Former Jet Airways Safety Instructor reflects on airline’s rise and fall
Just like that, the two decades I spent in aviation disappears. Jet Airways ceased operations a few days ago. Between Jet Airways and Kingfisher Airlines, two of India’s best airlines, I had a superb career spanning across various functions. Here’s me turning back time.
I still remember when I walked in as a 19 year old for the interview as a cabin crew just after Christmas of 1993. I was shy, introverted and totally unsure of myself. Waiting to be called, we were asked if all of us had valid passports and those that didn’t have it could leave. Since I had mine, I stayed. It would take Jet ten years to fly international.
CONTEXT TO THE CRISIS
- Jet Airways Crisis: Employees have been protesting about not getting paid and now losing their jobs suddenly
- Government has assured that other airlines will offer them jobs and absorb them
- Jet Airways was forced to shut down operations as it ran out of funds, and banks refused to lend
For every question asked during the interview, I made lucky guesses as I had not really done my homework and had reluctantly gone for the interview. I had always wanted to join an airline, just not an Indian one. Especially not Jet as I wasn’t impressed that their first flight had landed at the wrong airport instead of Coimbatore.
But a friend sent in my application and I received a call for the interview. So here I was, with a big pimple on my face. I explained it away, as eating too much pork during Christmas. The lady nodded in agreement.
She then asked — What is our logo and what does it mean? I could not answer that as I just could not recall it. We later would joke about it being a cracked egg. The logo signifies the last impression of an aircraft against the sun.
What is the colour of our uniform? I responded saying I suppose blue and white like the other airlines. Of course not! The skirt was navy blue but the blouse was bright yellow with a variety of colours.
What aircraft do we fly? My heart sinking, I replied I didn’t know. In frustration the interviewer asked me, so what do you know about Jet? I promptly replied, that whilst I didn’t know much, I did hear it was the best in the Indian skies and I wanted to be part of it. I was then given a lecture about how young girls like me get duped into joining companies; that I should have gone to a travel agent, posed as a customer and been well informed. I was so sure that I would not progress to the next round.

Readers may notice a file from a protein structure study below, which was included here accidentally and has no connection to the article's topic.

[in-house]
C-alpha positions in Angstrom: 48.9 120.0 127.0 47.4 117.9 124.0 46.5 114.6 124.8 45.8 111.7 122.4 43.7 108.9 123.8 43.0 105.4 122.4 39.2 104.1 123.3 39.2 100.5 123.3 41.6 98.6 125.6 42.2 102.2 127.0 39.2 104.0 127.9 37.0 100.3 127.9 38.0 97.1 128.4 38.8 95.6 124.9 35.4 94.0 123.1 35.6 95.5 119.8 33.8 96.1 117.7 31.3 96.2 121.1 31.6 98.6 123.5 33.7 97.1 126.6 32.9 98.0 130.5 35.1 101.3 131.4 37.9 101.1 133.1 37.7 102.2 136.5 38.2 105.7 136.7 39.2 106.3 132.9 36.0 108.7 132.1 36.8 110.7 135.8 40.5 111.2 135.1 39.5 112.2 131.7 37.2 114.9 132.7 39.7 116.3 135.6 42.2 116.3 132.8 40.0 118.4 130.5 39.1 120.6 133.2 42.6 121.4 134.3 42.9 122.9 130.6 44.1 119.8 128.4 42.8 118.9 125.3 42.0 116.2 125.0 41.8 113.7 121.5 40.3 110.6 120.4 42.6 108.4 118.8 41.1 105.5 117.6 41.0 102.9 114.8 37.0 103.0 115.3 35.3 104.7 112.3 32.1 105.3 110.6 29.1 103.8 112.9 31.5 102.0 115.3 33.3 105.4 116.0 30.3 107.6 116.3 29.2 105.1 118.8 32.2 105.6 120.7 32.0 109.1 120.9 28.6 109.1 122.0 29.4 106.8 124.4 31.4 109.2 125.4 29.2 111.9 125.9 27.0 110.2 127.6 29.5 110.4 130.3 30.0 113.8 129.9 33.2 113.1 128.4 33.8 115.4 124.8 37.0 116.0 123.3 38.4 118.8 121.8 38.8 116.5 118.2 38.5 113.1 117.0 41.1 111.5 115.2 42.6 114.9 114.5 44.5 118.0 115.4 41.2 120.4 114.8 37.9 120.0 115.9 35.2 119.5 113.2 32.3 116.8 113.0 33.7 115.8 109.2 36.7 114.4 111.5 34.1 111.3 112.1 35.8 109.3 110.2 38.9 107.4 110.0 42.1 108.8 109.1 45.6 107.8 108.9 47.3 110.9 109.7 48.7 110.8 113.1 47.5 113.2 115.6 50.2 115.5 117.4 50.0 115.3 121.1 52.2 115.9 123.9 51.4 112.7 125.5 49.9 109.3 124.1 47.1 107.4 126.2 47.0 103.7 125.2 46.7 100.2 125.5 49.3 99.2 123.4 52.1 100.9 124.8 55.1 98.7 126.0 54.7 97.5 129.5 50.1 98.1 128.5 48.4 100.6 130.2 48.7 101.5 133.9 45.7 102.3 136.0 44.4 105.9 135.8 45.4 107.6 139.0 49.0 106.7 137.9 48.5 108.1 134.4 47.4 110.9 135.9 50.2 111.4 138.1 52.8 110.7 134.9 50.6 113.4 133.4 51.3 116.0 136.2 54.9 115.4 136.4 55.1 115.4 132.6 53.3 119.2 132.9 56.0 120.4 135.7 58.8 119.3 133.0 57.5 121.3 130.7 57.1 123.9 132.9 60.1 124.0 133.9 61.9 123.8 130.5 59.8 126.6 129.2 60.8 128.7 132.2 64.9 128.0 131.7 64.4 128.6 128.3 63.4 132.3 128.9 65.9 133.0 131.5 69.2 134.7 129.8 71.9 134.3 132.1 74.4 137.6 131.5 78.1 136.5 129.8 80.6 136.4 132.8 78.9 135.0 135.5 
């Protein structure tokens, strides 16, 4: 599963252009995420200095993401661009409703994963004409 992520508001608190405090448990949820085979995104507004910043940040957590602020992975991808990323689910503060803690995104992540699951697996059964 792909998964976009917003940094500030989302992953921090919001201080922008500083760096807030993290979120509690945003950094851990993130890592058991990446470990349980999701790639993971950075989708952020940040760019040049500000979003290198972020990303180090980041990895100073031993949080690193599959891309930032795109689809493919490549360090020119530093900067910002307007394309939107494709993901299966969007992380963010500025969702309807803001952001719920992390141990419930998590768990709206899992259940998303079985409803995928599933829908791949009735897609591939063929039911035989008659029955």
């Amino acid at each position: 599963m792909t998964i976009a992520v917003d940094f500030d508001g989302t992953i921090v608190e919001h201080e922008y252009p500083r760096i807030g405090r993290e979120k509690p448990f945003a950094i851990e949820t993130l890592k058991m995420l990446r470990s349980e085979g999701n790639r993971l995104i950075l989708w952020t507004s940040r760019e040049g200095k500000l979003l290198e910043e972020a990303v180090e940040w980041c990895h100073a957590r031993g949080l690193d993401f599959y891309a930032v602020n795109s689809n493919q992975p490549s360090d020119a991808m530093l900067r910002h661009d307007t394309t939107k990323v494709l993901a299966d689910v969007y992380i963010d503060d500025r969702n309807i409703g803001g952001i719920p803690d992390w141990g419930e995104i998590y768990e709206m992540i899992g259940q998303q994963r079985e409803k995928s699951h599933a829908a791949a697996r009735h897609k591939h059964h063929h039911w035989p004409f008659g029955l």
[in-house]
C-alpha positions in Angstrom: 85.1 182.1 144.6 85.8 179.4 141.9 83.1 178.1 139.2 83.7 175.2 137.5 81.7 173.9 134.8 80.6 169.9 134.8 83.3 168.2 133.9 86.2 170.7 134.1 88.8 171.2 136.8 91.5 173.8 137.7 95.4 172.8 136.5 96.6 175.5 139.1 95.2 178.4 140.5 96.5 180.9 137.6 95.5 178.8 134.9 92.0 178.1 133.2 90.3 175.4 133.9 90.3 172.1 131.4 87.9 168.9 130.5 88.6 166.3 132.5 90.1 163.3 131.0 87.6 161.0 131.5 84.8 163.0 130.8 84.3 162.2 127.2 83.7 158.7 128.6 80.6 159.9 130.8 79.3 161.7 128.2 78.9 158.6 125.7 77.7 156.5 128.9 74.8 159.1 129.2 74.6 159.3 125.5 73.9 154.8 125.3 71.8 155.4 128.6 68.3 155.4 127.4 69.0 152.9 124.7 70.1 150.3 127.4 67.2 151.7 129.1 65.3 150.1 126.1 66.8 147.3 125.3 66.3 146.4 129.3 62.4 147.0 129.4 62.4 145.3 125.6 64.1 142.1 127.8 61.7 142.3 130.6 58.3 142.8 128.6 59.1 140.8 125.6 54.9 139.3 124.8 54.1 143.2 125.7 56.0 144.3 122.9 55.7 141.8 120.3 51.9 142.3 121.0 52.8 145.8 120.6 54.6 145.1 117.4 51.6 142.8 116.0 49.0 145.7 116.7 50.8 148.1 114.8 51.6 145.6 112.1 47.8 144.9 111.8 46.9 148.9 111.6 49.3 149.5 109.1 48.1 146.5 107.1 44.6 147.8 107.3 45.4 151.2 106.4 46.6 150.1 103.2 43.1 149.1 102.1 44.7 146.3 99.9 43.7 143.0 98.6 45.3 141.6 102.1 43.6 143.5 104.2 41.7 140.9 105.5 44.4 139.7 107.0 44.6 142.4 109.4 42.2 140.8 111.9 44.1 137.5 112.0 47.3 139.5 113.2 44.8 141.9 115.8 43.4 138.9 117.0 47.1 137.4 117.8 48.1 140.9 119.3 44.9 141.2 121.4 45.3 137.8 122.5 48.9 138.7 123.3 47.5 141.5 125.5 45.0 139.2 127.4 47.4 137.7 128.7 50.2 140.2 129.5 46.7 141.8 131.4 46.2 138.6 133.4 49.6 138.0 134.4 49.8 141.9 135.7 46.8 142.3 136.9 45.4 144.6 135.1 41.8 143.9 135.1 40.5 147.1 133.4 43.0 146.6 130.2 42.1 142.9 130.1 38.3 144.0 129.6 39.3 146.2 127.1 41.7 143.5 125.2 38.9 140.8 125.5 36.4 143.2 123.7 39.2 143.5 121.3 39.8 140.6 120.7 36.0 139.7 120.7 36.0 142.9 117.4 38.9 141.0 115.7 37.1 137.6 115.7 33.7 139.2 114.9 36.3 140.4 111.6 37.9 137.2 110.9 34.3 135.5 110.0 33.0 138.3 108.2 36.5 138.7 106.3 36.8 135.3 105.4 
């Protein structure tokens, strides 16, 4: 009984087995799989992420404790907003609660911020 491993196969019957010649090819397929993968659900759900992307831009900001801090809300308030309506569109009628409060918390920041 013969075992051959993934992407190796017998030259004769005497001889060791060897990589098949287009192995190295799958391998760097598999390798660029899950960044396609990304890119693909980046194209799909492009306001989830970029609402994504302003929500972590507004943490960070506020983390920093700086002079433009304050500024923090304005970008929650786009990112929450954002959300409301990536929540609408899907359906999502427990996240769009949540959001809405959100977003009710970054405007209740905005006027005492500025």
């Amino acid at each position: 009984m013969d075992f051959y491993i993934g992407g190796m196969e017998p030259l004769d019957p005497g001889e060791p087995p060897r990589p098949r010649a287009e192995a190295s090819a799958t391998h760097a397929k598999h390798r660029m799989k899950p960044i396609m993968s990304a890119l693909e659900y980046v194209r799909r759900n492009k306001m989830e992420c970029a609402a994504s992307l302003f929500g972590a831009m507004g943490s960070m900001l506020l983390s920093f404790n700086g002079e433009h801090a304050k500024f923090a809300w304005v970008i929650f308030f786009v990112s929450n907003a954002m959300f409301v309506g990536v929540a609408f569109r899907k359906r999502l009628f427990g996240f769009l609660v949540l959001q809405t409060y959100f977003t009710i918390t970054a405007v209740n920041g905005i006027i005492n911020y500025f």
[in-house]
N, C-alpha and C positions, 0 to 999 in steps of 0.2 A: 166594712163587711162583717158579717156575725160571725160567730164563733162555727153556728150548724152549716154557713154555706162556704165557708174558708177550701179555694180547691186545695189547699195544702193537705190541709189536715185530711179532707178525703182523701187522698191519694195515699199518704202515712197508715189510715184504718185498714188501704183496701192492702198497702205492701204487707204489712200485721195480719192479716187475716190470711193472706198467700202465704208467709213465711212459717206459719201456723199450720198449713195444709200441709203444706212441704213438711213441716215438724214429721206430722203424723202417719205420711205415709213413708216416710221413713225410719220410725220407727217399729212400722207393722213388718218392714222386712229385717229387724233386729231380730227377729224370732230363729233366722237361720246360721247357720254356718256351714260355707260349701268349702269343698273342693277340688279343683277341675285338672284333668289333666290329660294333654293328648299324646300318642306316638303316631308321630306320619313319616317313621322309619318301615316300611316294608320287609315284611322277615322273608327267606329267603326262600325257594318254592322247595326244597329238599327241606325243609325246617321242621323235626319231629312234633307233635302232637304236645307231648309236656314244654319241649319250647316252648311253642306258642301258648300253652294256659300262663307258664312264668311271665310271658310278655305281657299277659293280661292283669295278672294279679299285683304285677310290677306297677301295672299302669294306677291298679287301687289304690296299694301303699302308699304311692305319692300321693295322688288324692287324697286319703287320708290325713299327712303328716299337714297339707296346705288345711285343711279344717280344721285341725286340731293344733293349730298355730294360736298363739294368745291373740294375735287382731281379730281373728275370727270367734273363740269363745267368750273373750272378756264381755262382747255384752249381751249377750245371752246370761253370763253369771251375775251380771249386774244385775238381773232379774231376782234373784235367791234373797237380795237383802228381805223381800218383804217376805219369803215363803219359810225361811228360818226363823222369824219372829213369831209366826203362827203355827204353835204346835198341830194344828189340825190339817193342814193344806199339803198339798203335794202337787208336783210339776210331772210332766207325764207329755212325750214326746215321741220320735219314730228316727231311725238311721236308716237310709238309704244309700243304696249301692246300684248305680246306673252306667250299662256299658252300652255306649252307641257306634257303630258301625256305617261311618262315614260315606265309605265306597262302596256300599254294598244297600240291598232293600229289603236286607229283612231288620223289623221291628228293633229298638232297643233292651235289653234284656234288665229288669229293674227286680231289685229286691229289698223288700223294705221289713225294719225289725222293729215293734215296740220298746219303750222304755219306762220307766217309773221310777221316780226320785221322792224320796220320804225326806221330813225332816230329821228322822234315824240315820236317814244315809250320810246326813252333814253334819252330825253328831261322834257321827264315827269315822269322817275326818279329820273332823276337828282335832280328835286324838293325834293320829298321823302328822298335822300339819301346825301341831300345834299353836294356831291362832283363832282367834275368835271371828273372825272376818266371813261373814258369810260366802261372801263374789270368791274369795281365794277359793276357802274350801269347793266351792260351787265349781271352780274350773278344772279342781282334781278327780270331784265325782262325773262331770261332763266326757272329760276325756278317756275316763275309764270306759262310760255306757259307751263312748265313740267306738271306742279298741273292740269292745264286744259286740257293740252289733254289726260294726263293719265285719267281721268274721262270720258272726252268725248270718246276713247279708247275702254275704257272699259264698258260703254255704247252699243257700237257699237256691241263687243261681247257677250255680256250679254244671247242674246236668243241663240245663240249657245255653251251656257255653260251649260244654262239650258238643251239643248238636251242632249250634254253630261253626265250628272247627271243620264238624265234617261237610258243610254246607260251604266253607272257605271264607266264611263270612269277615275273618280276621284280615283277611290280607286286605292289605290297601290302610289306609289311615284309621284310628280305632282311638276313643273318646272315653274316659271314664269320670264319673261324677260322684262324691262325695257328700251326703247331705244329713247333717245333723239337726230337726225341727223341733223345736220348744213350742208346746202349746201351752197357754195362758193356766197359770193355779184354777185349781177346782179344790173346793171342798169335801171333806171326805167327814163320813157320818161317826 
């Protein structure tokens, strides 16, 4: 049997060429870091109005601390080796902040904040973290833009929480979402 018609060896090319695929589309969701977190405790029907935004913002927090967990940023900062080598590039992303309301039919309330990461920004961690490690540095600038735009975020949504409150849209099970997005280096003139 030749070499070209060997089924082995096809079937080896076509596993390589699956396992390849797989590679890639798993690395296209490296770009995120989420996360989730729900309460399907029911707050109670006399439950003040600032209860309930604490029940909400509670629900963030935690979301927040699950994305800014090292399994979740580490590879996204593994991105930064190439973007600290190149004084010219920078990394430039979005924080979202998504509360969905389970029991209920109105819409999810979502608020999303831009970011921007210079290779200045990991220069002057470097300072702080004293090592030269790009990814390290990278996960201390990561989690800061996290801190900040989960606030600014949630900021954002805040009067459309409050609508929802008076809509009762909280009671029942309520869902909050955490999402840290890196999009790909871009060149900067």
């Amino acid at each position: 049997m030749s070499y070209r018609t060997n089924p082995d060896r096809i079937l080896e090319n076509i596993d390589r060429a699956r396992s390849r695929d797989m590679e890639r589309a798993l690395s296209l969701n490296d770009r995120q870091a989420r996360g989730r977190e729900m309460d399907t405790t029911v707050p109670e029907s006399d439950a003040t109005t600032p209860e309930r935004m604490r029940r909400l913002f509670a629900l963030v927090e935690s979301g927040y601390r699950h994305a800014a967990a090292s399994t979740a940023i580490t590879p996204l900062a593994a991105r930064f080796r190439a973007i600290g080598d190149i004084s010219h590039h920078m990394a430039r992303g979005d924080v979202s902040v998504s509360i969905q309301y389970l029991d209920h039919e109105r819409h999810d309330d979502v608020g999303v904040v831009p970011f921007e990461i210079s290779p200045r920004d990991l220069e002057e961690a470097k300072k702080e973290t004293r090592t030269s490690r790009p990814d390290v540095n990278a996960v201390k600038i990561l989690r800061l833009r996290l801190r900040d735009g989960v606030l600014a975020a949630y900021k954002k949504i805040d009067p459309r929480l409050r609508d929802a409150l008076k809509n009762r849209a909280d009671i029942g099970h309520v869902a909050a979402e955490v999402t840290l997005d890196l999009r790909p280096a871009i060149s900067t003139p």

Guess what! Not only did I get selected, I went on to thrive in Jet. I was one of the first few batches so the airline was scaling up operations quickly thus giving me exposure to quite a few areas — setting up new bases, being part of the training team and more. I went on to become a Safety Instructor training hundreds of cabin crew and pilots on Safety and Emergency procedures which included fire drills, ditching drills and responses to hijack, bomb threats and drunken passengers.
My heart goes out to my ex-colleagues, many of them are friends and family to me. I feel your pain — Elsa
We were extremely proud of our Safety standards. When passengers see a cabin crew, most of them think of you as their personal slave on the metal tube. I don’t blame them as in the 1990s, Indian airlines served passengers tons of food and for part of the time free alcohol before it was banned on flights. Rarely, do people look at cabin crew as trained professionals who can give you first aid or get you out of a crashed plane in less than 90 seconds.
I am also grateful to Jet Airways for believing in me and selecting me as one of five people within the company for a fast track career programme Jet Growth. This gave me insights into the other aspects of the airline business. After six months of project work, some with Board mandates, I helped set up the Revenue Management Department. With this new knowledge and confidence, I was then head hunted to join Kingfisher Airlines where over eight years I worked my way to Vice President Network Planning & Charters overseeing a portfolio of over 500 daily flights.
I am so proud of both the airlines I was part of — world class for sure. I am just sad, that the industry is not a stable one, where there is no recourse for filing Chapter 11 to restructure debt and revive flailing airlines where profit margins are thin and costs are high.
As I listen to the news and watch my social media feed, my heart goes out to my ex-colleagues, many of them are friends and family to me. I feel your pain. Together we created a product that set high standards for many and gave Indian and foreign customers a glimpse into Indian hospitality. I hope and pray that you can get through this crisis with minimal distress. Cherish the good times as this too shall pass.
Originally published at https://www.shethepeople.tv on April 20, 2019.